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Sharks can't recover after slow start vs. Kings

by Eric Gilmore

SAN JOSE -- The San Jose Sharks are known for their fast starts at SAP Center, where they've made a habit of overwhelming opponents in the first period.

But when the puck dropped Saturday night for Game 5 of their Western Conference First Round series against the Los Angeles Kings, it was as if the Sharks were skating in quicksand and the Kings on lightning-fast ice.

The Kings bolted to a 2-0 first-period lead on goals by Tyler Toffoli and Anze Kopitar. They added a power-play goal 22 seconds into the second period when Jeff Carter scored and cruised to a 3-0 victory, cutting the Sharks lead to 3-2 in the best-of-7 series with Game 6 set for Monday night at Staples Center (10 p.m. ET; NBCSN, CBC, RDS, CSN-CA, PRIME).

"Usually we have really fast starts in this building and that wasn't the case tonight," Sharks captain Joe Thornton said. "They started faster than us. Really, it's a rarity around here. We just have to have better starts. That's the bottom line. Last two games we haven't had very good starts."

The Sharks were outshot 18-6 in the first period and had had 10 giveaways to four for Los Angeles. The Sharks had hoped to generate a better forecheck and put more pressure on Kings goaltender Jonathan Quick, but they had trouble even getting the puck out of their own end.

"I don't have an explanation for that," Sharks coach Todd McLellan said of the sloppy play. "I thought we were slow. Simply put we were slow. We didn't have legs and we didn't execute well, which made us even slower. We had poor puck support, and that made us slow."

McLellan pulled starting goaltender Antti Niemi after Carter's goal and replaced him with Alex Stalock for the second straight game. Niemi was pulled in Game 5 after giving up his fifth goal on 26 shots 34 seconds into the third period. This time Niemi was replaced after giving up his third goal on 19 shots.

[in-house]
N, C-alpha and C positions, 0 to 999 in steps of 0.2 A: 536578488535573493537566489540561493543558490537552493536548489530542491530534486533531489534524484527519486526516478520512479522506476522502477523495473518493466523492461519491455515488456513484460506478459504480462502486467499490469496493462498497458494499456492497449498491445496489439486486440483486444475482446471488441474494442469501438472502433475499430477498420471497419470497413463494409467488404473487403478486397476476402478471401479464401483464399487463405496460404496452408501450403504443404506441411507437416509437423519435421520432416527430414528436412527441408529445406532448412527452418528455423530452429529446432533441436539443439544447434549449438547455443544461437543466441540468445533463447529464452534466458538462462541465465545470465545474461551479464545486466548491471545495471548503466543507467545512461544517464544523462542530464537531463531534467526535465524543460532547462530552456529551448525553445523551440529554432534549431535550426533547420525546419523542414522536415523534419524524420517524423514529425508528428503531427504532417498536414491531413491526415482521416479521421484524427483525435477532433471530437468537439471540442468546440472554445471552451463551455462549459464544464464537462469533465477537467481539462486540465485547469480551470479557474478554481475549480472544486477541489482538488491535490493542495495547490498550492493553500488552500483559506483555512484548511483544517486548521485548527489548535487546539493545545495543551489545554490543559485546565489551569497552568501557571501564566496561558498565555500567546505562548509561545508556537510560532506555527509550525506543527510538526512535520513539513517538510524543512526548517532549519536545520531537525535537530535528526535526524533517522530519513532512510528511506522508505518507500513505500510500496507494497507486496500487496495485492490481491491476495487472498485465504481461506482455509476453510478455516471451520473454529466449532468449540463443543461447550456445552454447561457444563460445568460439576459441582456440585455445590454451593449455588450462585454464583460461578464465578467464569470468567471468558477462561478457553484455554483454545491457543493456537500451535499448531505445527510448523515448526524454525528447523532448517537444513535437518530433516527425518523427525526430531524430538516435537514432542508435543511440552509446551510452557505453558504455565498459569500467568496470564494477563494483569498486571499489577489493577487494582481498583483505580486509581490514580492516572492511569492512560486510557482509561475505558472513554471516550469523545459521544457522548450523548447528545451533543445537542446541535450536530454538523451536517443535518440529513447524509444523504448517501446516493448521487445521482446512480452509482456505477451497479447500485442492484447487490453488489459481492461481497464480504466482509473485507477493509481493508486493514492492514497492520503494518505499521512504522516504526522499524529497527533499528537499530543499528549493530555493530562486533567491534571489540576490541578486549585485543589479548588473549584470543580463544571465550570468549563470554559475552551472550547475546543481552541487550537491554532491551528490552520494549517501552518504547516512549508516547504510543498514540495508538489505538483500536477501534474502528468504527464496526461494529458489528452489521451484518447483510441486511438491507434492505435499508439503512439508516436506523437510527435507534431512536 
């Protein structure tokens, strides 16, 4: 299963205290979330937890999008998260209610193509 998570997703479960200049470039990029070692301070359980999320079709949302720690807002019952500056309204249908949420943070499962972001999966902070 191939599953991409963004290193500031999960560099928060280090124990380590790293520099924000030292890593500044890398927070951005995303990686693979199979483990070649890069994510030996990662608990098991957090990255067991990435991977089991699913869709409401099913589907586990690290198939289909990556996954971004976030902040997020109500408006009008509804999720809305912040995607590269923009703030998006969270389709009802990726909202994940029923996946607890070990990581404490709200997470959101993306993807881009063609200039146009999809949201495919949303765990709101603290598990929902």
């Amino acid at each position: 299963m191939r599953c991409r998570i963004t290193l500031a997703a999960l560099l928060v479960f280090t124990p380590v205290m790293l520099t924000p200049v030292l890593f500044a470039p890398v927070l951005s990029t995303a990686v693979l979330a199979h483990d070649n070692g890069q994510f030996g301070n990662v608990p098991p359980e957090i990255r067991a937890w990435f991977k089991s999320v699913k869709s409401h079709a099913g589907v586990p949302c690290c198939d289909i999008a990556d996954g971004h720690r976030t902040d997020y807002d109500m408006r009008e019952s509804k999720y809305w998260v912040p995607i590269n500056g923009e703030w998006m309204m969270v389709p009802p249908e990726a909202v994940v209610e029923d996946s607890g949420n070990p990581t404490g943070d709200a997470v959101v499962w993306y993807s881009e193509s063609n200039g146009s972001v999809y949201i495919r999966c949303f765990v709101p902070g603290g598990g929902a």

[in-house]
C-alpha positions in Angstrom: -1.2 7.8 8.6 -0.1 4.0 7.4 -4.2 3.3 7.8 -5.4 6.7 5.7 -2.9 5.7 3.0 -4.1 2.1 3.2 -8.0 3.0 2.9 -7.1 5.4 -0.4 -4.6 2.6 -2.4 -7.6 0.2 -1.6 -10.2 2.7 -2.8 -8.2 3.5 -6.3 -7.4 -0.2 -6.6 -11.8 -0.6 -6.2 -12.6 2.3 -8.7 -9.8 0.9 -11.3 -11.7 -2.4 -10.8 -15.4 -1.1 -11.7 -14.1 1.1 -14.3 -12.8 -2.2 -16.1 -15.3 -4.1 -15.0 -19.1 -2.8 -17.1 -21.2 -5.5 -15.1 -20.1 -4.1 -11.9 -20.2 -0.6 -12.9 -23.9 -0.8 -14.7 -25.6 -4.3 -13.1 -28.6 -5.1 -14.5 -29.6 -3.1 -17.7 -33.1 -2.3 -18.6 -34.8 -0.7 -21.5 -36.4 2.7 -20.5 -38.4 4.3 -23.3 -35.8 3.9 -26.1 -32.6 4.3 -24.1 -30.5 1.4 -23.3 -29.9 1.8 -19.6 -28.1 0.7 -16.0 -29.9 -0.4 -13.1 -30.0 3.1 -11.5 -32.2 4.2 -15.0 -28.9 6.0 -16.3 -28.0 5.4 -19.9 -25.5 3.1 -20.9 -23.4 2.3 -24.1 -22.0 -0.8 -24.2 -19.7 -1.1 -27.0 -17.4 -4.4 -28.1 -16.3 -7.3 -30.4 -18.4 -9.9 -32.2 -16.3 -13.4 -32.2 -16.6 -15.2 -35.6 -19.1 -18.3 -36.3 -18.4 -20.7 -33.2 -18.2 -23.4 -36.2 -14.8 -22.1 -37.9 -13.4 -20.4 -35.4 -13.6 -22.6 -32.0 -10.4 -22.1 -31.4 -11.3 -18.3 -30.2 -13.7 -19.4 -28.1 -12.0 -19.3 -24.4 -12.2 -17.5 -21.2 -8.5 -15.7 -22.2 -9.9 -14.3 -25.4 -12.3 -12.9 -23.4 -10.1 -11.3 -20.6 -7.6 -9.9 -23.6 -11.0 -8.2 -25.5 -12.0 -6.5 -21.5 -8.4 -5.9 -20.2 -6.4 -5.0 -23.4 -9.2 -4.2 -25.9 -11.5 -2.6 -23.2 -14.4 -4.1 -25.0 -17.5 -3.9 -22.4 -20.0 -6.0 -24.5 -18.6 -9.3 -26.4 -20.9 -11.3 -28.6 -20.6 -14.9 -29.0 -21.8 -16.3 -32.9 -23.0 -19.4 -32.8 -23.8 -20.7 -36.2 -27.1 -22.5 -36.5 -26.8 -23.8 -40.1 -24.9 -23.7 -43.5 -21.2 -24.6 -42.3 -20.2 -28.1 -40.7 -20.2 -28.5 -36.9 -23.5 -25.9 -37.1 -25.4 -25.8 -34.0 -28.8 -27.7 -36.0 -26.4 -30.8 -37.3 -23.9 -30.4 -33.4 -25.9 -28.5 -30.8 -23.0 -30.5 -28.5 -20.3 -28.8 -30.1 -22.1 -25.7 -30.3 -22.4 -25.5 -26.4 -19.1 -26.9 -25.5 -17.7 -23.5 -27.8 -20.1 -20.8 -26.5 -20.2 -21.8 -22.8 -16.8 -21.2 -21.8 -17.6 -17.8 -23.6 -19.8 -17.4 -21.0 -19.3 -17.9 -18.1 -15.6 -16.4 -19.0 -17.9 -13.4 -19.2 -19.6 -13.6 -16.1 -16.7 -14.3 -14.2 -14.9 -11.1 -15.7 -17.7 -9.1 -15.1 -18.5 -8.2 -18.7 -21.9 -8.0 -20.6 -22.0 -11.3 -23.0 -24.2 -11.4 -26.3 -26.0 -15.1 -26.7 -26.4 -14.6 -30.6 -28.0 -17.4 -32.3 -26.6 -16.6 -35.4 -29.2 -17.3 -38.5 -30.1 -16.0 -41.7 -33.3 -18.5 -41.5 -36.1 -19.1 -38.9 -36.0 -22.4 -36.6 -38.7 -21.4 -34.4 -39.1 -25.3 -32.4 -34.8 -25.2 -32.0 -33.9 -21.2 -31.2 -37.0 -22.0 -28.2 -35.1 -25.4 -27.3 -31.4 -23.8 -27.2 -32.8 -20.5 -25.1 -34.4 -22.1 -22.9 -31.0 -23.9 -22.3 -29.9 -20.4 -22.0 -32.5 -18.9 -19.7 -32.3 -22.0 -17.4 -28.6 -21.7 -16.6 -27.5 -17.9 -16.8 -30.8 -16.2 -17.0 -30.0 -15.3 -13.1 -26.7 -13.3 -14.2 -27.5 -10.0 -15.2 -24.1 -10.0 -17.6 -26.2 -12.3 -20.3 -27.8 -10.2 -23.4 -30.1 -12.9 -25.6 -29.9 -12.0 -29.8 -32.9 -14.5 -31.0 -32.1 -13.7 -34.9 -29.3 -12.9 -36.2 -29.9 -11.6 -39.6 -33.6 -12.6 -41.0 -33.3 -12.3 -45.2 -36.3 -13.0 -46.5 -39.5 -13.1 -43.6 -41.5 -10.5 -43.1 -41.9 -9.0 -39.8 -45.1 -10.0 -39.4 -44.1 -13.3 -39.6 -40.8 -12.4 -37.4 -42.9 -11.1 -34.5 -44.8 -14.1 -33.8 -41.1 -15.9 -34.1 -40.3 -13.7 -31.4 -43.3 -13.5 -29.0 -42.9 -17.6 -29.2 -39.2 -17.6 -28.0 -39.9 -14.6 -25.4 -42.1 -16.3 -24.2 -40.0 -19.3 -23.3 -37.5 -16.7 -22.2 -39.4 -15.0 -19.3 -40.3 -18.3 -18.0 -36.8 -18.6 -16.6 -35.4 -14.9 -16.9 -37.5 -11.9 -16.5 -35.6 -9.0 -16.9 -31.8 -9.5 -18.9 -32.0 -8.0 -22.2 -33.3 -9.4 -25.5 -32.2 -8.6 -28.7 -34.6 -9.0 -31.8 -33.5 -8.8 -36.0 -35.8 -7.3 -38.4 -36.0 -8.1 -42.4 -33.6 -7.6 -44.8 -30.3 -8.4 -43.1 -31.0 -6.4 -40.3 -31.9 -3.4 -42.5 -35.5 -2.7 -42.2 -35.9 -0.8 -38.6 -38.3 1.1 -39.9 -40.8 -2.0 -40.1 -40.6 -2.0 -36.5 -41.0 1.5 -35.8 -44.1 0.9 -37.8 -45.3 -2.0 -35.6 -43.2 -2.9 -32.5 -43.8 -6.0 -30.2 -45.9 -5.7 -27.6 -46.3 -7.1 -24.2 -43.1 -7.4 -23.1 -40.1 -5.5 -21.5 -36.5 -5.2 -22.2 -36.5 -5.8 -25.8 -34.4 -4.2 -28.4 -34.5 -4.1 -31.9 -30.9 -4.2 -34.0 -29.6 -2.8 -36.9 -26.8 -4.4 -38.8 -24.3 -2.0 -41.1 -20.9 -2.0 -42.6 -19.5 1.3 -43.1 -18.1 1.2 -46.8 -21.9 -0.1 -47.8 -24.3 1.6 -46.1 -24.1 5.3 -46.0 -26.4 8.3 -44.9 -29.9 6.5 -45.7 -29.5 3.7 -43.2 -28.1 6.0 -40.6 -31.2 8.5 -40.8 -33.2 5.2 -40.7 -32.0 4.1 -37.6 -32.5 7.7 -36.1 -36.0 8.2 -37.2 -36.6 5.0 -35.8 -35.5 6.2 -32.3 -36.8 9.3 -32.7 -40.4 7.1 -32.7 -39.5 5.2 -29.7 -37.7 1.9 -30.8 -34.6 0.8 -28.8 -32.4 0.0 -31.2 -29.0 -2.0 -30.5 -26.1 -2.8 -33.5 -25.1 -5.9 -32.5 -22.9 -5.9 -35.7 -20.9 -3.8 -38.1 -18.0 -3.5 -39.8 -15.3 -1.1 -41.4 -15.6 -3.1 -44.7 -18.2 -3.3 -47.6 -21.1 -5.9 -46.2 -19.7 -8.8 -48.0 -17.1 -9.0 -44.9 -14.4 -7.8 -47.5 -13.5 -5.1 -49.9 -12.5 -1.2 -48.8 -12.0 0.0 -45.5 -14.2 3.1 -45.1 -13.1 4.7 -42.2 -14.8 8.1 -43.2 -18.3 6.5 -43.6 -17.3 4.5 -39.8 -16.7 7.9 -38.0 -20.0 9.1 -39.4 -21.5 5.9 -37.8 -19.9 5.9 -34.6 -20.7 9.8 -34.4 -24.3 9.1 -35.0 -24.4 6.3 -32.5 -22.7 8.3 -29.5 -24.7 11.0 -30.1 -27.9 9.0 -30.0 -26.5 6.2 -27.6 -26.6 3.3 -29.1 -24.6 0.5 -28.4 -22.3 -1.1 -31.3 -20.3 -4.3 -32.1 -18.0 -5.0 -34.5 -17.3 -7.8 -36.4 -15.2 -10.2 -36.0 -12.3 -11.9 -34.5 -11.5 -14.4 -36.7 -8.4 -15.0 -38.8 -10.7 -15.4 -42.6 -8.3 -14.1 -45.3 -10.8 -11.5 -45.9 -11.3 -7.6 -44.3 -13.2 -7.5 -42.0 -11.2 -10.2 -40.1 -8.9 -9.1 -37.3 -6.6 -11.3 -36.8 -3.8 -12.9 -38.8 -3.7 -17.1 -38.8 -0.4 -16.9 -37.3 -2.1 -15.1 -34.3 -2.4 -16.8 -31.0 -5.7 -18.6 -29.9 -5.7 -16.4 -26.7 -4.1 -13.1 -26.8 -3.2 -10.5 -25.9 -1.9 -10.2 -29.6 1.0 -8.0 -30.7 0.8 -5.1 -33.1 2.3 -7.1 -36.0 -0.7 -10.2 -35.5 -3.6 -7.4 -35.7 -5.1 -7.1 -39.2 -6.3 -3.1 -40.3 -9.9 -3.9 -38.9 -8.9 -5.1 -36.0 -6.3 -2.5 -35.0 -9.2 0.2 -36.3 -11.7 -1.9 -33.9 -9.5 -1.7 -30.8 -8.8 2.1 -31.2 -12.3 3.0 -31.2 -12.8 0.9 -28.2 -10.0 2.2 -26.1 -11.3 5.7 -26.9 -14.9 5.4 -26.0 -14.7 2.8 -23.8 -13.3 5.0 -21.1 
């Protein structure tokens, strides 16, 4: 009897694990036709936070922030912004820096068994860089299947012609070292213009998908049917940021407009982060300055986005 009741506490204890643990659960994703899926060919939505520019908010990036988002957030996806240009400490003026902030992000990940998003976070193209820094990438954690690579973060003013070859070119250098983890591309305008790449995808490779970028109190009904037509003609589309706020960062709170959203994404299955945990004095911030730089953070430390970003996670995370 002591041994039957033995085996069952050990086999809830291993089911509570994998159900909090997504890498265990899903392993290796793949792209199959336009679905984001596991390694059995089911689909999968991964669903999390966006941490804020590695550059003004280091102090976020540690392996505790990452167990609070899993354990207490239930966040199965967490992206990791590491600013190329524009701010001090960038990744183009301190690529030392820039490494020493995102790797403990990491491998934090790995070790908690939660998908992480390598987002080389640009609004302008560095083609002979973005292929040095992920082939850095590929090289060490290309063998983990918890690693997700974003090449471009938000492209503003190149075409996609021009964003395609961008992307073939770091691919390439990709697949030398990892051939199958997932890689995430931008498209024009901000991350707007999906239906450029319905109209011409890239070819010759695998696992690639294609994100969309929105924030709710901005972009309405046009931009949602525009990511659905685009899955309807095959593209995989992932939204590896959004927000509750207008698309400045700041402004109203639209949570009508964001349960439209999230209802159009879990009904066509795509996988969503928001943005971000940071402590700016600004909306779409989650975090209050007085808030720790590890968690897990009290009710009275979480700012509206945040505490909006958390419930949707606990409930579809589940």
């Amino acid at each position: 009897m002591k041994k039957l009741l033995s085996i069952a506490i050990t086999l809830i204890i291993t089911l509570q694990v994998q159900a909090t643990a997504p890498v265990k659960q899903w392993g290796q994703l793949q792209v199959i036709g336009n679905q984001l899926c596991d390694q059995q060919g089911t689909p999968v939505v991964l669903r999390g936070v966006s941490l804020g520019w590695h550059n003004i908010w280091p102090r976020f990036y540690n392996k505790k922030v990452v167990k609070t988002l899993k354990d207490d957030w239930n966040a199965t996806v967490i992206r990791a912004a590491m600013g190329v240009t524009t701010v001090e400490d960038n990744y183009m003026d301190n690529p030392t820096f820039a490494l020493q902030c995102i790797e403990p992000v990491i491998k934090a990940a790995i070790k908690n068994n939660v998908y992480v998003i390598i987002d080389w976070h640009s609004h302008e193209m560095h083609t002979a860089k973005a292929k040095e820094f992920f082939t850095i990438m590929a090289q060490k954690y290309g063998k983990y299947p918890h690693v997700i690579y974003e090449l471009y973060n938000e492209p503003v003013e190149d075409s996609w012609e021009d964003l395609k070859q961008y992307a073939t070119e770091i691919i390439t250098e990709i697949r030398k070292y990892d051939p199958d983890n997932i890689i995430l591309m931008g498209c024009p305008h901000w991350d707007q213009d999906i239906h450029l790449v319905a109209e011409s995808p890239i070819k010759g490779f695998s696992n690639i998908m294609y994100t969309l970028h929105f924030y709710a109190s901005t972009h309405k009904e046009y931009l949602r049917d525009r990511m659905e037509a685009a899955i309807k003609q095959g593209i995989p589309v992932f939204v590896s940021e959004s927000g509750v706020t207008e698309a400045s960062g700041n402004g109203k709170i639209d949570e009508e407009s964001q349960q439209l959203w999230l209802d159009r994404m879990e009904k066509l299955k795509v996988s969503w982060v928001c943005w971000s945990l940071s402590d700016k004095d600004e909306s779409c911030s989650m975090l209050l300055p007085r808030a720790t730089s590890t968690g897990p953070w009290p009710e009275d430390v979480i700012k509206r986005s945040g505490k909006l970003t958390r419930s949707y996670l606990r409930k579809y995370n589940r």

McLellan was asked if he had a decision to make for Game 6.

"Yup. Just like any other night," McLellan said. "We have two good goaltenders. We'll have to make some decisions throughout our lineup at every position because we weren't obviously near good enough tonight."

McLellan started juggling his lines in the first period, searching for combinations that would spark his team. No luck.

"The (original) plan went out the window four shifts in when we were standing, still watching," McLellan said. "There wasn't one line combination that stayed the same throughout the first 30 minutes of the game. Trying to find legs, trying to find pairs of players that were capable of executing, trying to find momentum. ... It was a bit of desperation trying to find pairs."

Sharks forward Joe Pavelski had no explanation for his team's poor start.

"The plan was to start fast, get it in, simplify, win the faceoffs, get in on the forecheck -- all those sorts of things," Pavelski said. "It didn't really happen. It's tough. You fall behind early, you have to play catch-up and then we got into penalty trouble."

After scoring the first goal in Game 1, the Sharks have given up the first goal in each of the next four games.

The Sharks were forced to play with five defensemen for most of the game after Marc-Edouard Vlasic was injured with 5:51 left in the first period after being checked into the board by the Kings' Jarret Stoll and, according to McLellan, taking a "blow to the head."

Defenseman Dan Boyle was in no mood to analyze the loss.

"We lost. On to the next game," a clearly upset Boyle said. "I know you guys want to dissect it and I'm usually pretty good with you guys answering questions, but this is a series, and that's why this is a best out of seven.

"We didn't win the game. You can blame a lot of different things, but we've got to turn the page and move on. Winning teams do that, and we will do that."

After took a 3-0 lead in the series, the Sharks have lost two straight games, but McLellan said his team did not become "lackadaisical or overconfident" after building a big cushion.

"No, I don't think we approached the game that way," McLellan said. "You have to have your tools in your tool box to be successful, and we didn't . Our team game -- and we saw it through the first little bit -- is when we play with some tempo and some speed. For whatever reason we were sluggish, mentally and physically. That doesn't get us wins."

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